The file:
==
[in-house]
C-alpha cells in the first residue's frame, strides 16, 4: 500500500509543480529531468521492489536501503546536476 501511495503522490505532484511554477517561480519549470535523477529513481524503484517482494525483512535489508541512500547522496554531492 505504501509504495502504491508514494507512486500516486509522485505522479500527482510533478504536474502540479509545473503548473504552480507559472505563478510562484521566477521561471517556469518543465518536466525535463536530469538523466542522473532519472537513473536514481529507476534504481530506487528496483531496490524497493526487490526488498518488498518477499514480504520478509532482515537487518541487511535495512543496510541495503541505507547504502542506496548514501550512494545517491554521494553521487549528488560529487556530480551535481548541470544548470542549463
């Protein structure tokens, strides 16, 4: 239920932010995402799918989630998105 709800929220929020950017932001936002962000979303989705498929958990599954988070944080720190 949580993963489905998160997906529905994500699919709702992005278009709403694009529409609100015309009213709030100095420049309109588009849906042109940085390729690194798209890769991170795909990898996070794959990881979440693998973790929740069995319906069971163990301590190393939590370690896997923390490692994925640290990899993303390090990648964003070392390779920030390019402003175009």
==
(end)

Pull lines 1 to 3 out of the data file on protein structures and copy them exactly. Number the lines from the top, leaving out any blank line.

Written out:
[in-house]
C-alpha cells in the first residue's frame, strides 16, 4: 500500500509543480529531468521492489536501503546536476 501511495503522490505532484511554477517561480519549470535523477529513481524503484517482494525483512535489508541512500547522496554531492 505504501509504495502504491508514494507512486500516486509522485505522479500527482510533478504536474502540479509545473503548473504552480507559472505563478510562484521566477521561471517556469518543465518536466525535463536530469538523466542522473532519472537513473536514481529507476534504481530506487528496483531496490524497493526487490526488498518488498518477499514480504520478509532482515537487518541487511535495512543496510541495503541505507547504502542506496548514501550512494545517491554521494553521487549528488560529487556530480551535481548541470544548470542549463
């Protein structure tokens, strides 16, 4: 239920932010995402799918989630998105 709800929220929020950017932001936002962000979303989705498929958990599954988070944080720190 949580993963489905998160997906529905994500699919709702992005278009709403694009529409609100015309009213709030100095420049309109588009849906042109940085390729690194798209890769991170795909990898996070794959990881979440693998973790929740069995319906069971163990301590190393939590370690896997923390490692994925640290990899993303390090990648964003070392390779920030390019402003175009």